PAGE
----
Integrated Circuit Works Using New Excitons

Researchers at the University of California, San Diego, have developed an experimental integrated circuit that works using excitons. Excitons are energized electrons bound to positively charged counterparts called holes, which form when light hits a semiconductor. The commercialization of this technology could speed up computing and communications by better integrating electronic circuits and optical data communications.




Professor Leonid Butov (Credit: University of California San Diego) 
Professor Leonid Butov
(Credit: University of
California San Diego)

Computers handle signals using electrons, but the majority of data communication outside the computer occurs via photons (used in fibre optics). Light cannot be easily influenced with electric fields, so the light signals must first be transformed into electrical signals by a photodiode. The received data is processed by a computer and then transformed back into light using a laser and other optical components – a very uneconomical method. Excitons, on the other hand, directly interrelate with electric fields, eliminating the need for all the conversion steps and creating a faster and more energy-efficient computing system.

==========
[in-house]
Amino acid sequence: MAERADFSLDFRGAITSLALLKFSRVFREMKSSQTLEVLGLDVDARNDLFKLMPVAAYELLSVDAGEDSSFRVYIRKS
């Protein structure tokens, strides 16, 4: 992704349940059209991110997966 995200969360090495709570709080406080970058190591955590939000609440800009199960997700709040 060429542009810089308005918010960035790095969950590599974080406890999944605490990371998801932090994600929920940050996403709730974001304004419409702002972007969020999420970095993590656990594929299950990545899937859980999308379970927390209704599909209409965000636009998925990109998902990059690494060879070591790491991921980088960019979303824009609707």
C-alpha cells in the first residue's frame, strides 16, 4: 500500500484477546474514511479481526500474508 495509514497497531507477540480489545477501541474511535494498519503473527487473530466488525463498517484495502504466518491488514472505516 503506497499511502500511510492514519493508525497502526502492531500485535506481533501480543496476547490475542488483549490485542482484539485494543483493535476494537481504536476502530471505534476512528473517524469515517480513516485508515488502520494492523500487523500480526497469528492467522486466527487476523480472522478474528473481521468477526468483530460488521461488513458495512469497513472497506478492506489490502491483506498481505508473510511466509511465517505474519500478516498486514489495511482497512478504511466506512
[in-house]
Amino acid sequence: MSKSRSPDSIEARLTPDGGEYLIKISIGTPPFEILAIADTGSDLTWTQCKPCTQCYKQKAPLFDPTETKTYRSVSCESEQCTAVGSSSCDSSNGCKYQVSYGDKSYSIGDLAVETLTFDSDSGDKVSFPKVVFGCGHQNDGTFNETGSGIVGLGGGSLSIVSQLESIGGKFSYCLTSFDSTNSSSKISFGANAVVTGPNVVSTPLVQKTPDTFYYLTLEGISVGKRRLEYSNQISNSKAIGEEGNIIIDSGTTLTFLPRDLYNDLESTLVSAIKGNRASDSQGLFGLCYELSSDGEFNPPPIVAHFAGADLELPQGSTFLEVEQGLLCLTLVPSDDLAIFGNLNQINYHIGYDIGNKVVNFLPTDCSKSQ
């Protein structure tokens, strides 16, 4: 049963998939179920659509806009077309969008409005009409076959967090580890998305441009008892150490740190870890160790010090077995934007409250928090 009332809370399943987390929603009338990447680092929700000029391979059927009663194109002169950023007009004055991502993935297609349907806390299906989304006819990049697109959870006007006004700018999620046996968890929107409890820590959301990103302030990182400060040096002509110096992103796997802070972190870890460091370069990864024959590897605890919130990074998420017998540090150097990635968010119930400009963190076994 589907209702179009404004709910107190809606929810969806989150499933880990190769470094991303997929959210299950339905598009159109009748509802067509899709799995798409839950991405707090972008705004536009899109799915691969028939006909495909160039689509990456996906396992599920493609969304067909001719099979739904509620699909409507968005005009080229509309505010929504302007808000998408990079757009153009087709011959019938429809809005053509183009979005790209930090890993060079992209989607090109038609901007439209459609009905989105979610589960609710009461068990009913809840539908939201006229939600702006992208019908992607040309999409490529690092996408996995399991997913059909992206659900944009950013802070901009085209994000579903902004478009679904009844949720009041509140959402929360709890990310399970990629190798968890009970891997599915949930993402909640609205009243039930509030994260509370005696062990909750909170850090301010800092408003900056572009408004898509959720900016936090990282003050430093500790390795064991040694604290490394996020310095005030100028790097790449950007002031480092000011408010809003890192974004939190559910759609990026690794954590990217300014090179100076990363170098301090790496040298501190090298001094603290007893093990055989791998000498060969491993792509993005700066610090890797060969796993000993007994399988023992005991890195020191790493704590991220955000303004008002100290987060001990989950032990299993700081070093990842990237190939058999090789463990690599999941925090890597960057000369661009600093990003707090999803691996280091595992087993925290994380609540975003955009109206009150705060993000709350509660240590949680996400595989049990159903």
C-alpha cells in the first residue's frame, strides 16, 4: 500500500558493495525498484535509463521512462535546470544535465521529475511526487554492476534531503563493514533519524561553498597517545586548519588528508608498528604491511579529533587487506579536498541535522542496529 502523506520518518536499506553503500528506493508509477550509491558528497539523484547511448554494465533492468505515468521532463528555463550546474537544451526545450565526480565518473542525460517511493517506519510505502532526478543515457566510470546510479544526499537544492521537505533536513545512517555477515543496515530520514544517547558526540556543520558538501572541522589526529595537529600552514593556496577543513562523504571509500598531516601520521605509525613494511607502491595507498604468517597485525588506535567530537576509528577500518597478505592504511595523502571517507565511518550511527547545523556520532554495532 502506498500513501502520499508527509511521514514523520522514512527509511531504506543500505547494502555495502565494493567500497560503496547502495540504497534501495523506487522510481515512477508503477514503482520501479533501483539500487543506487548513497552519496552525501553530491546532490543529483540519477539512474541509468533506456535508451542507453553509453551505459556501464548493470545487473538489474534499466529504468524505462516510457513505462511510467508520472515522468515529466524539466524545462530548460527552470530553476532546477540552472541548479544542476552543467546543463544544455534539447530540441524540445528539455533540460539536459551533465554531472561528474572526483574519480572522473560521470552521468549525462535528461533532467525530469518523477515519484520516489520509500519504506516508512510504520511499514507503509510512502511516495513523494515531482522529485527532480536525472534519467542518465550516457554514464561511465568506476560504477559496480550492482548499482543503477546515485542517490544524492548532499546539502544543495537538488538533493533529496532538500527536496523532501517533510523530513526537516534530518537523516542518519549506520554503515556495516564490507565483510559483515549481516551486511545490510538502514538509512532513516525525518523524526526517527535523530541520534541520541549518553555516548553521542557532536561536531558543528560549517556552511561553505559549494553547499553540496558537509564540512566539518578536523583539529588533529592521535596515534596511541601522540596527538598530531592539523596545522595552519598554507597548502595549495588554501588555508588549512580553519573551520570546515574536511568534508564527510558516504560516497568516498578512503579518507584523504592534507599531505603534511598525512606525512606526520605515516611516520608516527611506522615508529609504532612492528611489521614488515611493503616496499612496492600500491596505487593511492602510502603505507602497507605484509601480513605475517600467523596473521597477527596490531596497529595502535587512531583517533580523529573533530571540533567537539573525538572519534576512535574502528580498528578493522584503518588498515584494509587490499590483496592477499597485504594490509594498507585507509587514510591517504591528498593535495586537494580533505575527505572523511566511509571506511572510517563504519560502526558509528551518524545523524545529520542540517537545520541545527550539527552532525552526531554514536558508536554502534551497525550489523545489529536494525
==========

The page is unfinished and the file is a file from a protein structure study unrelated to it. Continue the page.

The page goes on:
As soon as photon signals enter the chip, they instantaneously transform into excitons. The exciton signal is handled by the circuit and immediately alters back into photons at the output. “You start with the photonic signal and end with the photonic signal,” says Leonid Butov, a physics professor at UC San Diego and author of the study.

The device Butov and his colleagues developed consisted of a number of exciton transistors on a specific gallium arsenide chip able to electronically route the exciton signal through one of three paths. The device is the first excitonic integrated circuit ever constructed. Excitons are delicate to use because they are exceedingly volatile, normally effective only for tens of picoseconds (a picosecond is one trillionth of a second). Butov and his group were able to lengthen the life of the exciton by preventing the electron and its hole from uniting. The chip includes thin layers of semiconductors called quantum wells. One well confines the holes, and another well, just nanometers away, confines the electrons. “Now [the exciton] lives on the order of 100 nanoseconds,” says Butov. “A lifetime long enough to perform all the necessary operations.”

 An circuit that uses excitons for computing flashes light as the particles decay to release photons (Credit: Credit: Leonid Butov/UCSD)
A circuit that uses excitons
for computing flashes light
as the particles decay to
release photons
(Credit: Credit: Leonid Butov/UCSD)

Butov had to keep the electron and its hole detached; however, they had to be close enough to travel as a pair. An exciton whose electron is not attached to its hole is a neutral particle devoid of a built-in dipole moment, making it complicated to control with voltage signals. Nevertheless, an exciton where the electron and hole are disconnected but move collectively forms a dipole—one end positively charged, the other negatively charged. Due to this dipole, Butov was able to control the exciton with voltage.